iGEM

TORONTO

We

#research   #biotech   #machinelearning

Artistic depiction of research students collaborating to advance project with different skillset

Graphic by Natalie Chan

Who

We Are

We are a student-led undergraduate synthetic biology research group based in the University of Toronto. Every year we design and execute a research project and compete with teams from across the world at the International Genetically Engineered Machine (iGEM) exhibition. iGEM is an international synthetic biology competition open to high school, undergraduate, and graduate students. Each year’s competition begins in January and culminates with the year’s Grand Jamboree expo in October of the same year.

Our current project is focused on the design of a cell-free detection system to detect oak wilt, a fungal disease caused by Bretziella fagacearum.

Our Vision:

“For the past two years we’ve been designing enzymes for plastic degradation using machine learning. We envision a circular plastics economy where the cost of recycled plastics is lower than producing virgin plastic. Further, we hope to increase the value of plastic waste and transform our trash into a critical sustainable resource.”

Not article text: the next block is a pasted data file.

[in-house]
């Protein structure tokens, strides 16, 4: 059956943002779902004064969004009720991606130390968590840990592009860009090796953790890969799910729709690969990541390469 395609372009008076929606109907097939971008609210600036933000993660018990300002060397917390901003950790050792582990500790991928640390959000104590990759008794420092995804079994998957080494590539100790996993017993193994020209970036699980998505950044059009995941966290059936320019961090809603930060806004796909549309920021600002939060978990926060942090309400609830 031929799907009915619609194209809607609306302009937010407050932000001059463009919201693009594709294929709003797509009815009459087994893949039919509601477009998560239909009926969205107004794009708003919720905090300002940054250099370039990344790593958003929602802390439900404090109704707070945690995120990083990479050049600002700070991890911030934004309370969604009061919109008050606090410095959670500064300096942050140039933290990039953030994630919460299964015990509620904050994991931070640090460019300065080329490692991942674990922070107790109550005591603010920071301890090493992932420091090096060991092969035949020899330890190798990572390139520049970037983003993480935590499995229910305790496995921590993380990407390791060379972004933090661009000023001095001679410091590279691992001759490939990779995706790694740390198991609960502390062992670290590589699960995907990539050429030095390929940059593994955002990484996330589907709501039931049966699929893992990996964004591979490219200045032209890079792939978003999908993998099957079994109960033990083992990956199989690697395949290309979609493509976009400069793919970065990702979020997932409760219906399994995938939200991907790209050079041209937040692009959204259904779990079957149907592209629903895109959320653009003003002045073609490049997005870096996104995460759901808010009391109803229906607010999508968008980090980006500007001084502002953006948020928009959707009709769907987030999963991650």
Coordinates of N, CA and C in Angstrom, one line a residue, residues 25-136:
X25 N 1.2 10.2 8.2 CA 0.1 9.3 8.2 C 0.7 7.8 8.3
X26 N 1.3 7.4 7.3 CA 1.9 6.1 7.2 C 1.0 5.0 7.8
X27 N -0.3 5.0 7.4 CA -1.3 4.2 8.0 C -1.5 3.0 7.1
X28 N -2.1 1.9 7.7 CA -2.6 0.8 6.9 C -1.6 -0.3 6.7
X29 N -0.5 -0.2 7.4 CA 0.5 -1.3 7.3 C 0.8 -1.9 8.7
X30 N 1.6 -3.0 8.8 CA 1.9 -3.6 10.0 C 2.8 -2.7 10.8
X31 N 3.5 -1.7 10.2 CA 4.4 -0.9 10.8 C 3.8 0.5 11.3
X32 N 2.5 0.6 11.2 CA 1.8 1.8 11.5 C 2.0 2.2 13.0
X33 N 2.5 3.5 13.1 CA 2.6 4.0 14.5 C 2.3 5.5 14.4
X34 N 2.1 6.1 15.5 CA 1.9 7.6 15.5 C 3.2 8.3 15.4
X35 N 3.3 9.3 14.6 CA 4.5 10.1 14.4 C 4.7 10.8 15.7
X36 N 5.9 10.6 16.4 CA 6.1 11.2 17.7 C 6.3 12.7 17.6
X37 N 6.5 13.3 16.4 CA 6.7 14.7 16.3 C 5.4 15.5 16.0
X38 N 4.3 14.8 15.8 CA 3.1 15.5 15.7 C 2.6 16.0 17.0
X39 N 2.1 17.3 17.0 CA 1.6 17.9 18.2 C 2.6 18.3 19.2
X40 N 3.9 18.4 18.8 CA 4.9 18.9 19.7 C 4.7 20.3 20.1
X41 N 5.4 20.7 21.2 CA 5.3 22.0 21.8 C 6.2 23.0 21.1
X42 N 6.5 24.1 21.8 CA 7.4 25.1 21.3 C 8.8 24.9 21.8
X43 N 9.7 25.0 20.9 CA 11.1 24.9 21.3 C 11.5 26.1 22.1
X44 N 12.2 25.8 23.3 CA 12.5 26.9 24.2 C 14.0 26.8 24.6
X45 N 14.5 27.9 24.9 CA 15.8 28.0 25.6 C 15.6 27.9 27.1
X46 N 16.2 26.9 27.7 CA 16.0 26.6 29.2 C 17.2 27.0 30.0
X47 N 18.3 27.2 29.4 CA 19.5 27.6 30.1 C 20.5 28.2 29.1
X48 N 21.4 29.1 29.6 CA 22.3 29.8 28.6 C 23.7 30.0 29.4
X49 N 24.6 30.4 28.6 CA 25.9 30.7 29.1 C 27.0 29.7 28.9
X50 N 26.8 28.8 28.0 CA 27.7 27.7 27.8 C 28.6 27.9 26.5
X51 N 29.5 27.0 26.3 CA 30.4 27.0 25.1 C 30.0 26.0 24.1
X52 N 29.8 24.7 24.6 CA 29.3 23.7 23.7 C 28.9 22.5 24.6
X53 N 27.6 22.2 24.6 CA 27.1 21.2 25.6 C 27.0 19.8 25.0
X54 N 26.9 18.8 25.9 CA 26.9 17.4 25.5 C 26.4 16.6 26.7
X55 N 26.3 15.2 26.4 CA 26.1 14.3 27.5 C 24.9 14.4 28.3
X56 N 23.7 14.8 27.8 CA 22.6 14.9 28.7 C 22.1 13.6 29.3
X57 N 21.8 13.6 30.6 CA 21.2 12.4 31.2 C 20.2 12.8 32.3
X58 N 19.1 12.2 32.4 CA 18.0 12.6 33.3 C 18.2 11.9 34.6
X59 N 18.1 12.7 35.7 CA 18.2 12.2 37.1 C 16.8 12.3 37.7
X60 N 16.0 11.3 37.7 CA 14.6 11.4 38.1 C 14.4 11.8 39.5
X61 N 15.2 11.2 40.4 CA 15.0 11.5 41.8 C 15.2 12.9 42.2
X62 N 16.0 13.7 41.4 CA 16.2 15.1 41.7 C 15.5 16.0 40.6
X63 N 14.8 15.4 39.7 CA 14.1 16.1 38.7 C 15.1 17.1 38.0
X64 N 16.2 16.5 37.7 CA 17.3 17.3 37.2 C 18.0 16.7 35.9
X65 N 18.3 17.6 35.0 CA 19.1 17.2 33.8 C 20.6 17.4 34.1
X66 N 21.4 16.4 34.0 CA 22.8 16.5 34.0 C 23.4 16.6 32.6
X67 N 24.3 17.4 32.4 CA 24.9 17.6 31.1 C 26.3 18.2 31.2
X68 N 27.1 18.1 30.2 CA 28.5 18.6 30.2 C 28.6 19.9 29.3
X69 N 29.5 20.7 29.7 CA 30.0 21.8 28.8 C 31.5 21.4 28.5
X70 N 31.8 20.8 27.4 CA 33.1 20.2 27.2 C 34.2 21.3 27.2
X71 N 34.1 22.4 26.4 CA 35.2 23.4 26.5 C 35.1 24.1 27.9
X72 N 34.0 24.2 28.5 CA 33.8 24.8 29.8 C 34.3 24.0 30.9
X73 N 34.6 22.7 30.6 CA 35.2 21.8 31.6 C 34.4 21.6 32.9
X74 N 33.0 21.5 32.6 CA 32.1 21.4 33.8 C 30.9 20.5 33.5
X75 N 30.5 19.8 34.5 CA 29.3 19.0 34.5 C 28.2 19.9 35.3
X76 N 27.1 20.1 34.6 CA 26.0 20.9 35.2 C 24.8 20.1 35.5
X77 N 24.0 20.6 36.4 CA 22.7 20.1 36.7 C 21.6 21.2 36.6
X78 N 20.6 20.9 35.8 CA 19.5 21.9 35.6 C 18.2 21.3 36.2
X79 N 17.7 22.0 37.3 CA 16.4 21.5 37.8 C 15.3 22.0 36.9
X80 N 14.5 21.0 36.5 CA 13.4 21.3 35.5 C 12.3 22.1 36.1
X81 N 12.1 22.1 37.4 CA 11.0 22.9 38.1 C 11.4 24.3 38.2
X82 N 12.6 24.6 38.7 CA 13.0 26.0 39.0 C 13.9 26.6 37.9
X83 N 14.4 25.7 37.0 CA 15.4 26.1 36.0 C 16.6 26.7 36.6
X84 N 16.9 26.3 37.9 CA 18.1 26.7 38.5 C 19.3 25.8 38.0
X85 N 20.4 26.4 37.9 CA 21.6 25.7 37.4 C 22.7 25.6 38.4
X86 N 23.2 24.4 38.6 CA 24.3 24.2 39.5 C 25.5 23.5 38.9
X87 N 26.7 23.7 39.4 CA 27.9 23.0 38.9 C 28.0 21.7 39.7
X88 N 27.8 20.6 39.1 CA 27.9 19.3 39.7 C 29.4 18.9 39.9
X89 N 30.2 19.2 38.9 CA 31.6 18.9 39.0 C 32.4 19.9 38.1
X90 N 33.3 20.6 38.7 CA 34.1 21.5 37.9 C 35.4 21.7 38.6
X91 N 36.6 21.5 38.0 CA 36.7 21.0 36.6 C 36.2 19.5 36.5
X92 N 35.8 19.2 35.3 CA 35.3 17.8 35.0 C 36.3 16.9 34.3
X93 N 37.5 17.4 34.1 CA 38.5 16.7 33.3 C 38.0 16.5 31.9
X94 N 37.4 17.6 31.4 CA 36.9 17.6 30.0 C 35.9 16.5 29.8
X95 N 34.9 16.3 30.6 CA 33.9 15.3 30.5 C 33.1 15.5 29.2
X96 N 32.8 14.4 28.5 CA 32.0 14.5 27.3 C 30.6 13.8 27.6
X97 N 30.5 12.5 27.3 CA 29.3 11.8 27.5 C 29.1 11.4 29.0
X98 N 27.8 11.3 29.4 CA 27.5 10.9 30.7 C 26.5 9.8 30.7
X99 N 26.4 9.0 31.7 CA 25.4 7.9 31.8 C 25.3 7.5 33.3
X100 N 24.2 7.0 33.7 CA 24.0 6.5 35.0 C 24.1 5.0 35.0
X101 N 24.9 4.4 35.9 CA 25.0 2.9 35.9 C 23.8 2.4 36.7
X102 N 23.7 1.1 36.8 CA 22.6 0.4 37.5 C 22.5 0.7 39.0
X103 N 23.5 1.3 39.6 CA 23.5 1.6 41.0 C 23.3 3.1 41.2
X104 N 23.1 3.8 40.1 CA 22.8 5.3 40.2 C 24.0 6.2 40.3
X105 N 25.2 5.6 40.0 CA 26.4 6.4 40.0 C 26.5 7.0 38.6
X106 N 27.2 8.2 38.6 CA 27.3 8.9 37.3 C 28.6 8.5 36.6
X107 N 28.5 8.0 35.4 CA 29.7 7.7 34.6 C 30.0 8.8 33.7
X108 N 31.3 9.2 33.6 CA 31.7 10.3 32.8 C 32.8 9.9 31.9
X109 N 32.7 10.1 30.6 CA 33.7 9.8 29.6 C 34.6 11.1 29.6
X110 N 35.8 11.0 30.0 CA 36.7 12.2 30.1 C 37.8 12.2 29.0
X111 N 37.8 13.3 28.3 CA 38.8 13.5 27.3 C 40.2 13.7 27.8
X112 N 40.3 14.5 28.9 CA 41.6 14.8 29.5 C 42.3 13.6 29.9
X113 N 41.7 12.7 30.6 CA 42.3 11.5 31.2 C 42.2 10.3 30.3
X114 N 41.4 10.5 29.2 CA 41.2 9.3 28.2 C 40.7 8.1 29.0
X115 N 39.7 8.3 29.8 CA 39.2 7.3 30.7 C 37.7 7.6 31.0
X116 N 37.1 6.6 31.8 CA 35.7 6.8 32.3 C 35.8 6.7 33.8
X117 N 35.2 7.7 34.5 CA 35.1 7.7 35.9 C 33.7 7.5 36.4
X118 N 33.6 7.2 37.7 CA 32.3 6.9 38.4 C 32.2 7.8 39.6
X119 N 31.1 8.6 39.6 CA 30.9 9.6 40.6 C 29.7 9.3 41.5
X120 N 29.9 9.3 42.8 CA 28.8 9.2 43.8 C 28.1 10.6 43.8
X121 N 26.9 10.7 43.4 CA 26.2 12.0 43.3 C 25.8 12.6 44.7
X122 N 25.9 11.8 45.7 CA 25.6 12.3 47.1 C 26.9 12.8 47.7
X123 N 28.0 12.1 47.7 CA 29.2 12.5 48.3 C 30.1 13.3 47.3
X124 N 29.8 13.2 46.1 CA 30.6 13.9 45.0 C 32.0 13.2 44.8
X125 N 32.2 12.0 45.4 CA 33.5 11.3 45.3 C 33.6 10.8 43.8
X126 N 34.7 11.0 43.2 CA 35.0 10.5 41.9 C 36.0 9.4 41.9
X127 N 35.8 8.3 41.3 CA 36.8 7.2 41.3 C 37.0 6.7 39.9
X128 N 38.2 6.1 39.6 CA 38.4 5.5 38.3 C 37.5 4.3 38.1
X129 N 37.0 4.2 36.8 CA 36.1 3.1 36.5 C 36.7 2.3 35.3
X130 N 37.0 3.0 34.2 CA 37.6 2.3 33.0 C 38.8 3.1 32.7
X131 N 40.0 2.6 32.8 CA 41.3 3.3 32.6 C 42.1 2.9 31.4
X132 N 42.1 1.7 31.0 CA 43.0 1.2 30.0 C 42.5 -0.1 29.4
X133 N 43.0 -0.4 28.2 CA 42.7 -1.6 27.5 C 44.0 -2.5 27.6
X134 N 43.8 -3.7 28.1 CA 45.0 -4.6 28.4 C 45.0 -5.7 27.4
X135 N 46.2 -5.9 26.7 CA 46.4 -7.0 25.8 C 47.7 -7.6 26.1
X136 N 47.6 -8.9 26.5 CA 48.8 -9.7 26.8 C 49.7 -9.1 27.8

Graphic of biological enzyme degrading bottle
Graphic by Carrie Jia, Natalie Chan, and Yinqi Huang

Over 100 talented students from the University of Toronto have already contributed to making our goal possible. In the process, we foster interdisciplinary collaboration and a goal-driven research mindset in our members. With guidance of faculty and PhD students from the University of Toronto, MIT, and Stanford, our three Subteams are dedicated to making this vision a reality. You can support our research by joining us or sponsoring us!

Award-winning

Design

2019
Initial proof of concept

2020
Validation with molecular simulations

2021
Scalable bio-recycling solution

Protein graphics by Natalie Chan

We proudly announce that

Our 2019–2020 project won gold 🏅 and was nominated as the best project in the undergraduate manufacturing track. In 2021, we continued the pursuit towards a highly stable while active enzyme for plastic waste recycling.

This year, we are designing a cell-free detection system to detect oak wilt, a fungal disease caused by Bretziella fagacearum. We will disseminate our results at the Giant Jamboree in Paris and as a preprint for submission to NeurIPS workshops.

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